OBITUARY: Tribute to Nze Ezeoforkire Cyril Ezenwa (Obinyelugo)
By Dulue Mbachu
Growing up in Achina during the Civil War and immediately after, I knew Obinyelugo (Cyril as we knew him then) as an older member of the agbataobu (the neighborhood). He was one of the very few who never said a hostile word, cast an evil eye, demeaned or ridiculed others in any way. In a world of bullies, he was always the gentle one.
That was the much I knew of him until we dispersed in different directions. He to Onitsha to learn a trade and become a businessman, while the likes of his brothers Cletus, Earnest and I, towed the educational line and followed the way of the books. We saw occasionally, but it was always superficial – handshakes, greetings – until the next time.
My subsequent deep engagement with Obinyelugo began about 10 years ago after I read an article he wrote in defence of Igbo traditions, pointing out the damage Western European Christianity had done to our psyche and culture. I was not only struck by the depth of his thinking but also the eloquence of his words and the elegance of his writing. But Obinyelugo didn’t go to the university, didn’t even have secondary school education, I told myself. Yet he was showing more learning than even university professors. Where did he learn to speak with such depth of knowledge and eloquence?
I decided to seek him out. And I discovered that Obinyelugo was a miracle. He was an example of what happens to a human being who has drunk deep from knowledge: it sets you free, your fears disappear, your mind opens up to the true knowledge that is God. You become transformed and you manifest the truth.
I sought him out because he raised issues that had been of concern to me for a long time, about what it means to be a black person and have a white God. He had reached the same conclusion I reached separately that the whitening of God was a deliberate fraud designed to wrong-foot the African. And that until we as Igbos (Africans, black people) abandon the current white-supremacist Christianity imposed with the colonial gunboat and rediscover our ancestral essence, for that long shall we be lost.
My engagement with Obinyelugo was quite rewarding for me spiritually as I learned so much I wouldn’t have known. He told me so many things I didn’t know about my own grandfather, Mbachu, and his practice as a medicine man and healer. Those skills, now abandoned by his descendants on the dictates of so-called Christianity, were founded on science, Obinyelugo often explained to me.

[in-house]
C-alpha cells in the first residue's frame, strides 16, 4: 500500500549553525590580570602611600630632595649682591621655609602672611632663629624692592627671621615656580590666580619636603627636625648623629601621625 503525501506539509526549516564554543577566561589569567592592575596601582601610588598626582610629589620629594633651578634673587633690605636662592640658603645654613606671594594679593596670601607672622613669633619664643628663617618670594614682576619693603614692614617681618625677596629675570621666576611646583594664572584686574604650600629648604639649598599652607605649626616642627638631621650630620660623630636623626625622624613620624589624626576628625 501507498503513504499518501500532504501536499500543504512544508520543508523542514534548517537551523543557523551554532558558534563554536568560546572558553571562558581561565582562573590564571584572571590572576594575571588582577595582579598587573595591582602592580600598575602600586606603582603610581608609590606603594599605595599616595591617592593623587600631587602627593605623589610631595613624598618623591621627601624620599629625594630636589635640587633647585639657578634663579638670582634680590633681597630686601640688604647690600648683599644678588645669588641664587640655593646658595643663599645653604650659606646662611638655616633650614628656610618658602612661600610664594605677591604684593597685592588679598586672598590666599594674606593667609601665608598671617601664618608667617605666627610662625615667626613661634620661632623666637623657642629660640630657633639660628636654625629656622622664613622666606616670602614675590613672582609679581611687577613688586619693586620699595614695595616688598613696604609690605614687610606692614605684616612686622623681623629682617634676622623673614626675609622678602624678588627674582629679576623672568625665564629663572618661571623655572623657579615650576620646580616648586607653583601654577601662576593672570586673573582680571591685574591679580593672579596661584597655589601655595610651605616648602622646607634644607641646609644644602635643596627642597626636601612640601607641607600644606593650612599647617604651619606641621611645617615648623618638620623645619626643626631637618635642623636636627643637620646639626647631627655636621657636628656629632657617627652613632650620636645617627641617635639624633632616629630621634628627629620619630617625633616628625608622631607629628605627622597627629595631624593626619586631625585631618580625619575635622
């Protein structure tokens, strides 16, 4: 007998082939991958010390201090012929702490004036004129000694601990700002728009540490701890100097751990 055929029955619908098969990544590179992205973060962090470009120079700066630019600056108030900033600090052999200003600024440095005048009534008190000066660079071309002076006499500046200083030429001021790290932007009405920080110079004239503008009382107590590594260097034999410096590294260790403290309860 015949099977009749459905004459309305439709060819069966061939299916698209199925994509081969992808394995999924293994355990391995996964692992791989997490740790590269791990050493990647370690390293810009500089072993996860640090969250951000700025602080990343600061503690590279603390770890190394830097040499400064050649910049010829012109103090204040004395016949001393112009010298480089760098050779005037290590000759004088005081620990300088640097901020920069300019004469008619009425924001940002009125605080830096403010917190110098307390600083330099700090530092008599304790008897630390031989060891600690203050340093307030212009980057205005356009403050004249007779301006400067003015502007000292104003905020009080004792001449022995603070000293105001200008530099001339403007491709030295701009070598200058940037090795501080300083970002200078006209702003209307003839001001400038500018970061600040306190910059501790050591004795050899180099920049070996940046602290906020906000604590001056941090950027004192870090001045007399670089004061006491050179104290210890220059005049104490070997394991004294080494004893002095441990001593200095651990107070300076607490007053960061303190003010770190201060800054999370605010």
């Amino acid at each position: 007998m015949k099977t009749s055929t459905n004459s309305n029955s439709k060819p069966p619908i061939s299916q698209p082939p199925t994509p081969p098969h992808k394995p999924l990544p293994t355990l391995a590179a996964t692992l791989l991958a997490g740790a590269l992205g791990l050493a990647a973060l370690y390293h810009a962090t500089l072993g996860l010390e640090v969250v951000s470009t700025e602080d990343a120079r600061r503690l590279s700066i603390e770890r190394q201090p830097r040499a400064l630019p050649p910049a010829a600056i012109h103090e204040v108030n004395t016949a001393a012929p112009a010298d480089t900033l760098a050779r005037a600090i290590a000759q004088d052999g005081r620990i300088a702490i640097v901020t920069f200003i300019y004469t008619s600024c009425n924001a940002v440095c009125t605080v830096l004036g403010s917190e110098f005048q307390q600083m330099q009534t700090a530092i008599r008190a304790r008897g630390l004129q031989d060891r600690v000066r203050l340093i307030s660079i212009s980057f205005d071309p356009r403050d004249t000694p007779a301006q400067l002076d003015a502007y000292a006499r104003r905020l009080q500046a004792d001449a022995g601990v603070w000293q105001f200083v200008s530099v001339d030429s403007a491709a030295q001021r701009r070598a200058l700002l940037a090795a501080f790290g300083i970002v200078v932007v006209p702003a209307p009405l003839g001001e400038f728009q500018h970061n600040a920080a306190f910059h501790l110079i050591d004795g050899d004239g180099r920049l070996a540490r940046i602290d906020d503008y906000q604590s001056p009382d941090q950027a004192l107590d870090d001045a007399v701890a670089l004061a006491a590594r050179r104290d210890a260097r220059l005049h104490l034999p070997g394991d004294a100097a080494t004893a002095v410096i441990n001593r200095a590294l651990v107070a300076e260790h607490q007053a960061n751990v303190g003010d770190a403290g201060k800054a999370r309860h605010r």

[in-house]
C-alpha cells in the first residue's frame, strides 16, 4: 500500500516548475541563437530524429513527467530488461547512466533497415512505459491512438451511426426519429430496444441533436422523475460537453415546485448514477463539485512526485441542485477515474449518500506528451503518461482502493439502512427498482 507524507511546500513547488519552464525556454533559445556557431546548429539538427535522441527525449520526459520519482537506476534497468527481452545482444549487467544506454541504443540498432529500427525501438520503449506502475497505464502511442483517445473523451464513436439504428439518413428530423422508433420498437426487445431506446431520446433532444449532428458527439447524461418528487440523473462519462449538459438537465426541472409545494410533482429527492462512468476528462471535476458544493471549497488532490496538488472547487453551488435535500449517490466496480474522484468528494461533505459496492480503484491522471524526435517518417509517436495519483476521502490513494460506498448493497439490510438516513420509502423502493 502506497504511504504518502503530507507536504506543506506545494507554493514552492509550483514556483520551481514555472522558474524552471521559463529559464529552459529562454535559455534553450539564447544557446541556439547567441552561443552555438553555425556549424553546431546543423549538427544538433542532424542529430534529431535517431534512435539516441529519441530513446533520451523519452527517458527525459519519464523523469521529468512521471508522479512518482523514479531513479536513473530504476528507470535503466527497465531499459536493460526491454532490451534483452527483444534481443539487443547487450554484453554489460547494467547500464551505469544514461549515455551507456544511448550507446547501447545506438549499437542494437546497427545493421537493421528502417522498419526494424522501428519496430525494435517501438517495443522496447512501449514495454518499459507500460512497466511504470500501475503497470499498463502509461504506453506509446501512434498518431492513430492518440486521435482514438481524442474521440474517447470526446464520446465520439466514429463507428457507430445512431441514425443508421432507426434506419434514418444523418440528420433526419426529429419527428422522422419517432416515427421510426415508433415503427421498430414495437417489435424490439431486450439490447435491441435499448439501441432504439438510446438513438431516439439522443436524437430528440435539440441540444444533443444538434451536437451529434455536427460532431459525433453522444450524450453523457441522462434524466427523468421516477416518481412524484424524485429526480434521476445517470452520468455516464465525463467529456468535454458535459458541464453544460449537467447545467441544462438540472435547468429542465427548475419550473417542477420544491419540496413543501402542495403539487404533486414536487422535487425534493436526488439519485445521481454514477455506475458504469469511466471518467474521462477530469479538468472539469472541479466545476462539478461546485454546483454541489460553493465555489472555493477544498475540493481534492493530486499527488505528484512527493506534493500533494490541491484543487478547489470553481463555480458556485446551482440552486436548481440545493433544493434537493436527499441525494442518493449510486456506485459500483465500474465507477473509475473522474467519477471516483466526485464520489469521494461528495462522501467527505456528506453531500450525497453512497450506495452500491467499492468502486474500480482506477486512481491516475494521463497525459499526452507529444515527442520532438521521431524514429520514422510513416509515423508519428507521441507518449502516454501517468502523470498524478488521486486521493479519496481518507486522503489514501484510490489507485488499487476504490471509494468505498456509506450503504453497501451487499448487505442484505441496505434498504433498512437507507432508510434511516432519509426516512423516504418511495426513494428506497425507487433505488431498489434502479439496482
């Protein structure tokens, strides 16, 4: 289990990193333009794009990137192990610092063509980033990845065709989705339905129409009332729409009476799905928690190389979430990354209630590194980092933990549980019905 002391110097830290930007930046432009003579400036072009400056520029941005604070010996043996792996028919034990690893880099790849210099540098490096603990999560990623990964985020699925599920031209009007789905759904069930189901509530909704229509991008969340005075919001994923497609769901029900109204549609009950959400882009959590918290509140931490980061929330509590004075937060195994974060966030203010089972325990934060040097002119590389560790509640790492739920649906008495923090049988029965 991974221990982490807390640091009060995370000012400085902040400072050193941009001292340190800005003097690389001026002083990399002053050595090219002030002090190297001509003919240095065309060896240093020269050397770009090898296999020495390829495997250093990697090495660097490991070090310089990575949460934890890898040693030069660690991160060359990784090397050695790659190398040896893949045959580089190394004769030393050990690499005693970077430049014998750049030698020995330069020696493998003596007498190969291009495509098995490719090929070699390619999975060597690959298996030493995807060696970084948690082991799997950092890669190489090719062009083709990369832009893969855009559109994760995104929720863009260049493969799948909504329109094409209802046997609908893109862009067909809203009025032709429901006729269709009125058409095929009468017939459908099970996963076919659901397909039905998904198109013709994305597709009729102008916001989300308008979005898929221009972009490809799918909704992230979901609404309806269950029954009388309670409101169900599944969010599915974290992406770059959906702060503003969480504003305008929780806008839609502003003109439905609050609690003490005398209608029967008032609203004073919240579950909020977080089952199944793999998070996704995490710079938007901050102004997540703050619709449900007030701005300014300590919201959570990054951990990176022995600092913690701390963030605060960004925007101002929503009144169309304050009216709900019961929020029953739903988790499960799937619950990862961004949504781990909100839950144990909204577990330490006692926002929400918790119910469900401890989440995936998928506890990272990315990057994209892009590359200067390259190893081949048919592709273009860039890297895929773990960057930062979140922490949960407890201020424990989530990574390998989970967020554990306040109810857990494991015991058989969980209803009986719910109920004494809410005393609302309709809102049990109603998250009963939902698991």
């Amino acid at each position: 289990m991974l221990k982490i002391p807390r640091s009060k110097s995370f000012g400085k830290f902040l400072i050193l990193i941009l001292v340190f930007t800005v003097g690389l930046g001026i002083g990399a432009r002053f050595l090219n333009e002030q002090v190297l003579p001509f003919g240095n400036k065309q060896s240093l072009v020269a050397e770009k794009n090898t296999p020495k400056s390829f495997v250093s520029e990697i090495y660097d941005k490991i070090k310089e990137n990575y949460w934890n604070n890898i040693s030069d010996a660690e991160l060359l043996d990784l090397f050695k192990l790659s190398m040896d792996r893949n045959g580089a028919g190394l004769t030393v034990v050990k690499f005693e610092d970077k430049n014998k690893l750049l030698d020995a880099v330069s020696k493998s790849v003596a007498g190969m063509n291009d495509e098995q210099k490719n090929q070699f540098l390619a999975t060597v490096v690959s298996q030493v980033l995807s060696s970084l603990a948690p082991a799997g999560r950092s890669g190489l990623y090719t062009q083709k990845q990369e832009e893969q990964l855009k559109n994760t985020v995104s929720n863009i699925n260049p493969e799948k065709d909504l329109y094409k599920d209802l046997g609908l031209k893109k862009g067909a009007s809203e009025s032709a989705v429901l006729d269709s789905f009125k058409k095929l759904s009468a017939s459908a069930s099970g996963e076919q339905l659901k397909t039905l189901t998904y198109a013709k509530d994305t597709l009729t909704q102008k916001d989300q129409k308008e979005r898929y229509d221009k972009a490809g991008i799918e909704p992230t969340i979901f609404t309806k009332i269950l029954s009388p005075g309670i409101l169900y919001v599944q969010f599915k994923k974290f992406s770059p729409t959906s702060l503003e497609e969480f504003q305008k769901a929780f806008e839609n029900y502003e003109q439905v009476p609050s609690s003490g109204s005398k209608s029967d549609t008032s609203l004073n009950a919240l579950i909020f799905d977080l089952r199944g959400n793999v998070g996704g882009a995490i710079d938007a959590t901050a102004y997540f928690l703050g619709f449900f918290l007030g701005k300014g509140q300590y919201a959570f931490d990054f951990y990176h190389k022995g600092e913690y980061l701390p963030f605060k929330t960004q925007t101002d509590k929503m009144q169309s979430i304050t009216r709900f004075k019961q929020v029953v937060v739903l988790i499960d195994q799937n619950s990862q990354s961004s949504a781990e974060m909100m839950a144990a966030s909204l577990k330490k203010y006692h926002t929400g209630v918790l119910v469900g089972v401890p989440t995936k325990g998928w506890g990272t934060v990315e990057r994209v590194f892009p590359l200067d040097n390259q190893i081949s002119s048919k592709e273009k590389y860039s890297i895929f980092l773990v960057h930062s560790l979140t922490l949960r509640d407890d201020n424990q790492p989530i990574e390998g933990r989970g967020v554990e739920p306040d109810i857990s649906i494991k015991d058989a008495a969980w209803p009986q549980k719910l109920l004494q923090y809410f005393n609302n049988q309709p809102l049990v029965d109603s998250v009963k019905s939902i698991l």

“Every of the practices of our people were founded on science, on empirical science, which is the oldest form of science,” he told me on one occasion.
Obinyelugo was the first person to draw my attention to the fact that the same name we use for God is also what is used to describe the universe. Therefore, in Chi efo, the universe wakes up, in Chi ejie, the universe sleeps, indicating an awareness by our ancestors that the Almighty manifests in every aspect of the universe. He also explained to me the mathematics of the Igbo four-day week and the genius behind it, and how it ties up with the movement of the solar system. Those four days of Eke, Orie, Afor and Nkwo also correspond to the four key elements of nature, namely fire, water, wind and earth.
Fortunately, our collaboration resulted in the publication of his book, The Plan of Creation in African Tradition: the Igbo Example.’As it turned out, it is his only book. He had many plans, and there was a lot we wanted to do together. Of course, it is for human beings to plan but left to the Maker to decide what gets done or not.
Obinyelugo passed on on 21 September 2020 and his funeral was held on January 13, 2022, a delay occasioned by the ravages of the coronavirus. What was supposed to be a funeral became a festival as Igbo cultural performances took over, lasting all of three days in celebration of a remarkable man.
However, the most important fact is that the seed Obinyelugo planted had germinated. It has dug deep tap roots, spawned many branches and taken hold. It’s an idea its time has come, a time to find out where the rain began to beat us. There’s now a chance that we can tell when the rain stopped. That’s the legacy of Obinyelugo toward building a self-redeeming consciousness for the black man.
Obinyelugo, I salute you!